Stop trying to make it up to a narcissist who isn’t telling you what you’ve done wrong or who blames you for them abusing you! It only provides them with narcissistic supply, & the more you provide, the more they will demand from you.
Making it up to someone you have hurt is one thing. It should be a normal thing for a person to do as well as the one hurt to expect. However, when someone constantly expects another person to make it up to them without trying to talk things out, or because they abused their victim, something is very, very wrong with this situation.
One weapon narcissists use is to tell their victims “I know you better than you know yourself.” While it may sound rather innocuous, that phrase, especially when said by a parent to a child, can be devastating to the self esteem.
My mother said this to me my entire childhood. I ended up feeling like I was stupid (how can a person not know themselves after all?!) & like I had to look to her to know what I liked & didn’t like, my opinions on things, what I should & shouldn’t do. I was so insecure, & partly because of that stupid phrase! Even now, in my mid 40’s, I have issues sometimes with figuring out what I really like & don’t like.
Have you heard this insidious phrase from your narcissistic parent too? If so, you’re not alone!
The key to letting go of the insecurity caused by hearing this phrase is to pay attention to yourself. Get to know you. The real you, the person God made you to be & not the person your narcissistic parent tried to make you into. Notice how you truly feel about everything.
Chances are, when you first start to do this, you’ll feel some guilt, like you’re going against your narcissistic parent’s wishes. That is normal. Just remind yourself that you are allowed to be an individual. God created you to be an individual. You were made to be you, not some cheap imitation of you & certainly not some lump of clay molded by a narcissistic parent only concerned with their wishes.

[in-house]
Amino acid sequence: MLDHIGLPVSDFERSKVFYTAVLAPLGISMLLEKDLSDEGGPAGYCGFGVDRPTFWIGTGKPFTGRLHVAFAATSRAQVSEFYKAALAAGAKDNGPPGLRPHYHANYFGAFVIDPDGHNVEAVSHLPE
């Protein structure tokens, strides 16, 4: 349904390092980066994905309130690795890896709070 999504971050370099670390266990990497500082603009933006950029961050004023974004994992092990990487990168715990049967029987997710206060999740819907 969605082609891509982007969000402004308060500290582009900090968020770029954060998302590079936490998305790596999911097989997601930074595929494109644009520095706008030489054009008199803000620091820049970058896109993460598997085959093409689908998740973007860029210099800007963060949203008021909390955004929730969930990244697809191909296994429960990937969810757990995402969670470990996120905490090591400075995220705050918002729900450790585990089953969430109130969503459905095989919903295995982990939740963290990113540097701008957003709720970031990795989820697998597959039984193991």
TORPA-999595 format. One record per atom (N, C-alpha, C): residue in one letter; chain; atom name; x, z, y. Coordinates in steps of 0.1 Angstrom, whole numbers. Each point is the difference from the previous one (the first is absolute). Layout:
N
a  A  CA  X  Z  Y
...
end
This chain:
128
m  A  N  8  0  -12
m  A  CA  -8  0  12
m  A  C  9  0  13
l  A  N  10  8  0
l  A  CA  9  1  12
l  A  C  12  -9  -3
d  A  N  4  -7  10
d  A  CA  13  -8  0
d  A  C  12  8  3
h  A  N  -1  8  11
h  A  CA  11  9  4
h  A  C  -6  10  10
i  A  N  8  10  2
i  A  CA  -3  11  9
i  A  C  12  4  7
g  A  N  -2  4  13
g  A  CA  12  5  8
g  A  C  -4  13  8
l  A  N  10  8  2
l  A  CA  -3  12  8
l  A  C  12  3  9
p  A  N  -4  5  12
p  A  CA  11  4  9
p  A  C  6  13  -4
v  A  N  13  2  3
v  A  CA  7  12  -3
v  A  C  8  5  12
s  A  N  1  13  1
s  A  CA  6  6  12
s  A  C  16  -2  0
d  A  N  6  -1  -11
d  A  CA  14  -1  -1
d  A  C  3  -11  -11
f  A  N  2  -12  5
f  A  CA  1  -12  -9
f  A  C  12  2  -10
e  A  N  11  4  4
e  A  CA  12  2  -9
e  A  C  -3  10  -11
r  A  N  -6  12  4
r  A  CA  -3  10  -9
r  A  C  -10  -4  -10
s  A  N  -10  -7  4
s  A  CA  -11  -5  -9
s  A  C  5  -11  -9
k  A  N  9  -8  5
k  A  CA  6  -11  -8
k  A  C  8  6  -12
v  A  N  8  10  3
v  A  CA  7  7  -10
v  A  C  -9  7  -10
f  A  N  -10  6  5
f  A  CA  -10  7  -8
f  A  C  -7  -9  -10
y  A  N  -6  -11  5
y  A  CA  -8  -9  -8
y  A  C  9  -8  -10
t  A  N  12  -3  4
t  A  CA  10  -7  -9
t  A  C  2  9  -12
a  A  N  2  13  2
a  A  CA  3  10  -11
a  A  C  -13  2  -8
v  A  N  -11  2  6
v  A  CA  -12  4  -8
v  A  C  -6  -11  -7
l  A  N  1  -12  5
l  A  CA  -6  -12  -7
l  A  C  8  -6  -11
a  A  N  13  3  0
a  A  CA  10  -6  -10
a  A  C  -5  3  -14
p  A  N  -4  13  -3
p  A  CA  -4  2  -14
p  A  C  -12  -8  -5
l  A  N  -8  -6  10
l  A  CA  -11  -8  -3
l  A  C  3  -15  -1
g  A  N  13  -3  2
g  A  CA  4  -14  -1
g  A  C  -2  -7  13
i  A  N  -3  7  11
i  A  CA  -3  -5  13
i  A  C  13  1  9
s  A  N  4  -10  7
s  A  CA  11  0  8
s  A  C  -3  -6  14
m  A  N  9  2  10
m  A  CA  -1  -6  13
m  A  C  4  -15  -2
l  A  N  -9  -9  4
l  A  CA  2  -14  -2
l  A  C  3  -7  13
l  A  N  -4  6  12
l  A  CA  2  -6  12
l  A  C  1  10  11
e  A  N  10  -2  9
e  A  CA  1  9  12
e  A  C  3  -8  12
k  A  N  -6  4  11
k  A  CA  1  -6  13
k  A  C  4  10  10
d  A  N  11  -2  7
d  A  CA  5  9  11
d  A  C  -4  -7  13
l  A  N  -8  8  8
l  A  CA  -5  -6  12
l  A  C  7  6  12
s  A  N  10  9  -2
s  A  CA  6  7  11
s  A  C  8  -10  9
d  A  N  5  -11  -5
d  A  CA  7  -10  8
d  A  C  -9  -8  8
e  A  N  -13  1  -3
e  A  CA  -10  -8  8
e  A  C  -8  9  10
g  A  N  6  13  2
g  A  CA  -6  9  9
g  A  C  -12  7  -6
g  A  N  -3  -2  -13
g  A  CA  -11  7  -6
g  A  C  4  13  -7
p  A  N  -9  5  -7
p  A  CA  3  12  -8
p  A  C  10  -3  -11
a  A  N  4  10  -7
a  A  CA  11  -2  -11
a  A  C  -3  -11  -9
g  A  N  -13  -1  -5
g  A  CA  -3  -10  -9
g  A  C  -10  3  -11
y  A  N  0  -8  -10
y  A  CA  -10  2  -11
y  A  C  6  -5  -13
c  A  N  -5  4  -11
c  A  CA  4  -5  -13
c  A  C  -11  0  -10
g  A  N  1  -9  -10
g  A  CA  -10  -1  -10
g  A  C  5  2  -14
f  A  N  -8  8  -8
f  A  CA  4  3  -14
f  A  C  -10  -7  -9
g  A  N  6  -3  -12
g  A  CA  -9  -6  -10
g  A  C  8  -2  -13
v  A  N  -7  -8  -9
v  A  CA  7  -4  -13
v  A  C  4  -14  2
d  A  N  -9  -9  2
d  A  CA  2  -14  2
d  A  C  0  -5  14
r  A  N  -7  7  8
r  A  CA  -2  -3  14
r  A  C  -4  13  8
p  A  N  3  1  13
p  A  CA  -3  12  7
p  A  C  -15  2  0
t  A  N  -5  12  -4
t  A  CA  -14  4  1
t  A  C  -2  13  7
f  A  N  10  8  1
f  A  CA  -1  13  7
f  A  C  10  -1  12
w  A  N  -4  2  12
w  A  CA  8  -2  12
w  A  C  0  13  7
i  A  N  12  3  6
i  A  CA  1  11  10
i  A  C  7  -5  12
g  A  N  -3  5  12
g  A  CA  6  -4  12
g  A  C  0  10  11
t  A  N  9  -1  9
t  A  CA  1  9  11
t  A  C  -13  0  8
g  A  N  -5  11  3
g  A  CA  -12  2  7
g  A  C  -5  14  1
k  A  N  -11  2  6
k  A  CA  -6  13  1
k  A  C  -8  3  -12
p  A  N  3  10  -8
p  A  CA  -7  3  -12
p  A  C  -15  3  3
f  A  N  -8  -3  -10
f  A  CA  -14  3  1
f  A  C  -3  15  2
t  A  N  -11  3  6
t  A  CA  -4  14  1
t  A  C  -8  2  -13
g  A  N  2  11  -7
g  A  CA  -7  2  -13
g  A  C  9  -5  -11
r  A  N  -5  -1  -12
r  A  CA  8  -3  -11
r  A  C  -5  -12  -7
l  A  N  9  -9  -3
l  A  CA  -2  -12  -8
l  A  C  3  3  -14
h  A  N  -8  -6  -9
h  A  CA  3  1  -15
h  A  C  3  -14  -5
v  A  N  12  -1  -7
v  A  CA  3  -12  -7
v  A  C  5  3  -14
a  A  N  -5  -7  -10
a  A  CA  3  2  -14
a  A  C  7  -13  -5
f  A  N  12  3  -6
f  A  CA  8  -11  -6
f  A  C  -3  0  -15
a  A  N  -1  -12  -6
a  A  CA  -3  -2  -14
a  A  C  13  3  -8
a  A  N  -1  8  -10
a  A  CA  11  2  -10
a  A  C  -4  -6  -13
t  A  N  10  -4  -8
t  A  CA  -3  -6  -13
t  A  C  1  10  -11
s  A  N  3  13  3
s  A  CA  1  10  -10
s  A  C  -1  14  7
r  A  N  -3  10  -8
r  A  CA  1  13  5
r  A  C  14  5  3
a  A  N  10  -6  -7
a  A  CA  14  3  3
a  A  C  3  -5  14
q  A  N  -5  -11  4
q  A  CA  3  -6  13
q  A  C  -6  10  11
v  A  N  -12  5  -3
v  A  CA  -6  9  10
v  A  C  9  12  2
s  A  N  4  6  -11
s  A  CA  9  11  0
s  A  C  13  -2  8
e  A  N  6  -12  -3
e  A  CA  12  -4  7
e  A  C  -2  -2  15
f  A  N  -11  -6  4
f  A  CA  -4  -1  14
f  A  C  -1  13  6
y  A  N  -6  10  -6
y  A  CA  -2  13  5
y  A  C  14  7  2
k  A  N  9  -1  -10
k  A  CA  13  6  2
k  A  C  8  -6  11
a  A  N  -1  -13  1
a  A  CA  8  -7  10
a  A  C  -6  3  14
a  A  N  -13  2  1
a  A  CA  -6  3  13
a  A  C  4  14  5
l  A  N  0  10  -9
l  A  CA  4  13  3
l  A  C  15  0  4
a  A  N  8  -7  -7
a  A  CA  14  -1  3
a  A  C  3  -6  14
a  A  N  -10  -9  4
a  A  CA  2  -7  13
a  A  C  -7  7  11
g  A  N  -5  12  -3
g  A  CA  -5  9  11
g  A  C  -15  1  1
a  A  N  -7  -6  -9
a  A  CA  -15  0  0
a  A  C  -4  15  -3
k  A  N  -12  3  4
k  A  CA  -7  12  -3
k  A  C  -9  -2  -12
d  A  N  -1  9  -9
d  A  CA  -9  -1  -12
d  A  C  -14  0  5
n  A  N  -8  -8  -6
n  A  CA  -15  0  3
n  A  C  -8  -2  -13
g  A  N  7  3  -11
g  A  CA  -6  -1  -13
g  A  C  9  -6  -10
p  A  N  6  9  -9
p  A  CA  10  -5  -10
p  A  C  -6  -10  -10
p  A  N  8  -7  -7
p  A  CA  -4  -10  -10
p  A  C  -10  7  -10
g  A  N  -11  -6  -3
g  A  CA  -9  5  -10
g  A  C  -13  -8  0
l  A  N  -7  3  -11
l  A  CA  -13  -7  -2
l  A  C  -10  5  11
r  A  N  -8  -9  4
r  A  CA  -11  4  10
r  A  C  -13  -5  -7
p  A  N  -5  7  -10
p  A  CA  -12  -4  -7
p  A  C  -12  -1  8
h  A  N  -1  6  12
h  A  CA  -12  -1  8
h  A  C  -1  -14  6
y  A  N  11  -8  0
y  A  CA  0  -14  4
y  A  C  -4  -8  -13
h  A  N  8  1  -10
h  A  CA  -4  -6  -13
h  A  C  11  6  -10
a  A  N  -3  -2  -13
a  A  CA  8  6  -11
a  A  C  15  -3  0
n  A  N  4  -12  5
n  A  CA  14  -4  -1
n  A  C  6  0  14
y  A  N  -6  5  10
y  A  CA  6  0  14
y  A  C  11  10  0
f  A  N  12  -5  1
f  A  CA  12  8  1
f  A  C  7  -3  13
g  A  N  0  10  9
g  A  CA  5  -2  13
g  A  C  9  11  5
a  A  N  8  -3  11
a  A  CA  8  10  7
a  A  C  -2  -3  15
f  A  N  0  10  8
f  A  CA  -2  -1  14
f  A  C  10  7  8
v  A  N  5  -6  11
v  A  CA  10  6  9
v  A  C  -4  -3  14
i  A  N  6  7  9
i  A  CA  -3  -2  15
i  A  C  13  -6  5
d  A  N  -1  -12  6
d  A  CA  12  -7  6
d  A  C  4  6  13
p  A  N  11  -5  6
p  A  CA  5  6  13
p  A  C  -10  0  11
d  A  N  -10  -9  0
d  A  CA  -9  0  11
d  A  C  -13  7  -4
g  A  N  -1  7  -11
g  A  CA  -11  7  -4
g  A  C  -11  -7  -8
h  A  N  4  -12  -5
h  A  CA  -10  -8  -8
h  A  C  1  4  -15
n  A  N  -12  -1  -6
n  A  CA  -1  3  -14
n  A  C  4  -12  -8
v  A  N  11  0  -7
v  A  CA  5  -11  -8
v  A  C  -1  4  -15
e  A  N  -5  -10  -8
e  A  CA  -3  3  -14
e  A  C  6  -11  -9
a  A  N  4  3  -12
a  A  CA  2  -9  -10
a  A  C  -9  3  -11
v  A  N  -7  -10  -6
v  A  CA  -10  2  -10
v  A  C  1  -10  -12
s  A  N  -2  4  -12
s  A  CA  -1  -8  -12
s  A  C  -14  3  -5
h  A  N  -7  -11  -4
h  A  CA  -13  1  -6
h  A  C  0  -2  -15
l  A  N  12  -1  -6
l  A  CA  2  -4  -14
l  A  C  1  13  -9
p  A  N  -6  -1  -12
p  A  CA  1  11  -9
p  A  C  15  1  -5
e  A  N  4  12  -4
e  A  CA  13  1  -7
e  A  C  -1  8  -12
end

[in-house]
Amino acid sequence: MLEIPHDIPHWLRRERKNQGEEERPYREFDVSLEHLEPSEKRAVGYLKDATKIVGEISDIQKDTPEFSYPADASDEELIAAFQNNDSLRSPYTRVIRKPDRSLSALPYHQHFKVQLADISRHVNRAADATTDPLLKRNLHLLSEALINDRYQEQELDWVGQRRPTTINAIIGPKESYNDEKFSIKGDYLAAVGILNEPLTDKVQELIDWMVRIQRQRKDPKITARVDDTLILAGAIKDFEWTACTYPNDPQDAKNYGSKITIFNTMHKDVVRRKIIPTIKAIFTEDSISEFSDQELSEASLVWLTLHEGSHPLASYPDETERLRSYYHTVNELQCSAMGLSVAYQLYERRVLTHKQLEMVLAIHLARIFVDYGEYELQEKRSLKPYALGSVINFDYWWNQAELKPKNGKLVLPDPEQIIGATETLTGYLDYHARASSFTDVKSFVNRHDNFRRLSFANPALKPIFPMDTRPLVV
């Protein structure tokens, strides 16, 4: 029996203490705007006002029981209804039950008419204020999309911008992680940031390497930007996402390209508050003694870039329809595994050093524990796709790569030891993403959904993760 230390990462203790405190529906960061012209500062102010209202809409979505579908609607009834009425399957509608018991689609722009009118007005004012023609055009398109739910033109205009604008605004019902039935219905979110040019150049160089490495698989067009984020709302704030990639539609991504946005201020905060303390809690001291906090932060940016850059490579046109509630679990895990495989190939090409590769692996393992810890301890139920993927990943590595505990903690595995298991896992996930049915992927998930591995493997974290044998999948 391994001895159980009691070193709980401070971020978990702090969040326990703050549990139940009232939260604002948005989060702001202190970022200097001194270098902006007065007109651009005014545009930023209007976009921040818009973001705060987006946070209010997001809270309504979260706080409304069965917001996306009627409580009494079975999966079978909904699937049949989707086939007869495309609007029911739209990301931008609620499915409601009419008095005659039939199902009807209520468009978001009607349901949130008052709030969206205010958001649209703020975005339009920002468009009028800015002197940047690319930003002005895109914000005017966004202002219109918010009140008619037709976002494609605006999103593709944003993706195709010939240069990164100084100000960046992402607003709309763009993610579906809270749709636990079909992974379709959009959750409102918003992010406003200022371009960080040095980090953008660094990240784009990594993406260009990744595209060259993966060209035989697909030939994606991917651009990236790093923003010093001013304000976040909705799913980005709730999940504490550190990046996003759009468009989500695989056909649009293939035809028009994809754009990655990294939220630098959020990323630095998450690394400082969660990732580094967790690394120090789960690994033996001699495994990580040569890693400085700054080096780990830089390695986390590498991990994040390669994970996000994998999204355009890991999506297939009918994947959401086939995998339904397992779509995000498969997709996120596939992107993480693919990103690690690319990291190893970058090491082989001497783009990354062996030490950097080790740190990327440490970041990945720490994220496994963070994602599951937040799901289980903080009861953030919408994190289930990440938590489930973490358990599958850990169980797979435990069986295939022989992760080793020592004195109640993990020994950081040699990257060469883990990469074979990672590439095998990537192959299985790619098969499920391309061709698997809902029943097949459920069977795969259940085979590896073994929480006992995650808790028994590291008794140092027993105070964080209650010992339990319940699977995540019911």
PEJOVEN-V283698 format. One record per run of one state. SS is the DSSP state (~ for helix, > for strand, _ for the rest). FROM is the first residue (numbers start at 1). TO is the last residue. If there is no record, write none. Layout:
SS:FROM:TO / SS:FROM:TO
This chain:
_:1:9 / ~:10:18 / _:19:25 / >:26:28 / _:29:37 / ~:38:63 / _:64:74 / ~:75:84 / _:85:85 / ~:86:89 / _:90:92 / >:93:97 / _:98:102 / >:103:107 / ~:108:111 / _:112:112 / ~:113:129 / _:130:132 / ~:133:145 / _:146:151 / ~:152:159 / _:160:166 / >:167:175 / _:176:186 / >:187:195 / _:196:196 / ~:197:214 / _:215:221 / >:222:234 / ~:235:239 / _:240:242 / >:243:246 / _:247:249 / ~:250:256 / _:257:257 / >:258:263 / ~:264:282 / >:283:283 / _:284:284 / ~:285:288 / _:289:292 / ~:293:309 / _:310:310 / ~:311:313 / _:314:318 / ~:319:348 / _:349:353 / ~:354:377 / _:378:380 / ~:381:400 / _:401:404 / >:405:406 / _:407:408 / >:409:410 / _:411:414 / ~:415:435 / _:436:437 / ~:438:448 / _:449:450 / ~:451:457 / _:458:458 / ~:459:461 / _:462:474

As you begin to know yourself, your narcissistic parent will disapprove. Don’t let that disapproval discourage you. The disapproval doesn’t mean you’re wrong or a bad person at all! It means the narcissist is disappointed in you for not continuing to allow her to control you. If your narcissistic parent attempts to make you feel bad, wrong, guilty or ashamed because you’ve changed, pretend you don’t notice. Ignore the comments! You do what is best for you, NOT the narcissist!
Narcissists have a way of making their victims feel like we are the problem. This is awful for the victims, because as a result, we end up tolerating their abuse for years. We think they’re good to put up with us, & we try harder & harder to be good enough for them. Meanwhile, as we’re losing ourselves in trying to please the narcissists, the narcissists are gaining tons of supply.
So how does this happen? How can a person honestly believe they’re the problem when the narcissist clearly is? Narcissists accomplish this in several ways.
Projection. Narcissist always accuse others of their own flaws. This makes a person feel inadequate. A person may even become angry but feels they don’t have the right to be angry since they are the flawed one.
Narcissists don’t examine their behavior, only yours. If you’re angry with a narcissist, all that narcissist sees is how you’re acting. They don’t ask themselves why you’re angry or is it something they’ve done. They see you acting in a way they consider irrational, & make you feel crazy for your behavior.
They gaslight. All narcissists love gaslighting their victims. Gaslighting is basically when you say the sky is blue, & the narcissist says it’s clearly green & something is wrong with you for thinking otherwise. Granted, that is an extremely obvious example, but that’s pretty much how gaslighting works. Narcissists see the same thing you see (that blue sky) but don’t want you to see it that way. Rather than agreeing that the sky is blue, they’ll tell you it’s green & try to make you feel crazy for thinking it’s blue. Narcissists do this often with abusive things they have done. They may deny the events happened entirely, or try to convince you that they happened in a very different way.
Narcissists provoke their victims to rage while maintaining their cool. One primary feature of narcissism is their complete lack of empathy. This enables narcissists to feel no guilt or remorse for abusing a victim. This also means they can maintain their calm demeanor while simultaneously driving a victim to the brink of madness. When this happens, a victim feels insane. After all, the victim is the one screaming & crying while the narcissist is cool & collected. The victim looks crazy to herself & anyone else who may be witnessing this phenomenon.